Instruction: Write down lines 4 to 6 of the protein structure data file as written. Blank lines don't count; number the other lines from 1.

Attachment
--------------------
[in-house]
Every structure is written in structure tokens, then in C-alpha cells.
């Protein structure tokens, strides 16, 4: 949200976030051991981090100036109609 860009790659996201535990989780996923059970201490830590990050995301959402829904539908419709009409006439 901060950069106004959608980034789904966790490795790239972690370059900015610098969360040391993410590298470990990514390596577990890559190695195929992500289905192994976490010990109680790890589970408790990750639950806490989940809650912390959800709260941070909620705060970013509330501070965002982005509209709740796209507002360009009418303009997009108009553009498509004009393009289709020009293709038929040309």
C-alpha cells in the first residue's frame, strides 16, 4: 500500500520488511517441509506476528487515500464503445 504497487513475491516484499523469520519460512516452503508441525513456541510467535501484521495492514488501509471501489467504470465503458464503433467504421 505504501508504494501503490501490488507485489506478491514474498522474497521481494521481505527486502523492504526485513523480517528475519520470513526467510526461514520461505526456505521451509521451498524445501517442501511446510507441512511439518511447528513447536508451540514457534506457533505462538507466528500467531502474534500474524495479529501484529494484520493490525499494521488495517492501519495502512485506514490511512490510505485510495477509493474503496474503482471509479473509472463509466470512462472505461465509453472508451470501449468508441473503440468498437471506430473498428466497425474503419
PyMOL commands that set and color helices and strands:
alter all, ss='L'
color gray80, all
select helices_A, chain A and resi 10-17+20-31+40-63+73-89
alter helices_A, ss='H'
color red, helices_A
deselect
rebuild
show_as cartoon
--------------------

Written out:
C-alpha cells in the first residue's frame, strides 16, 4: 500500500520488511517441509506476528487515500464503445 504497487513475491516484499523469520519460512516452503508441525513456541510467535501484521495492514488501509471501489467504470465503458464503433467504421 505504501508504494501503490501490488507485489506478491514474498522474497521481494521481505527486502523492504526485513523480517528475519520470513526467510526461514520461505526456505521451509521451498524445501517442501511446510507441512511439518511447528513447536508451540514457534506457533505462538507466528500467531502474534500474524495479529501484529494484520493490525499494521488495517492501519495502512485506514490511512490510505485510495477509493474503496474503482471509479473509472463509466470512462472505461465509453472508451470501449468508441473503440468498437471506430473498428466497425474503419
PyMOL commands that set and color helices and strands:
alter all, ss='L'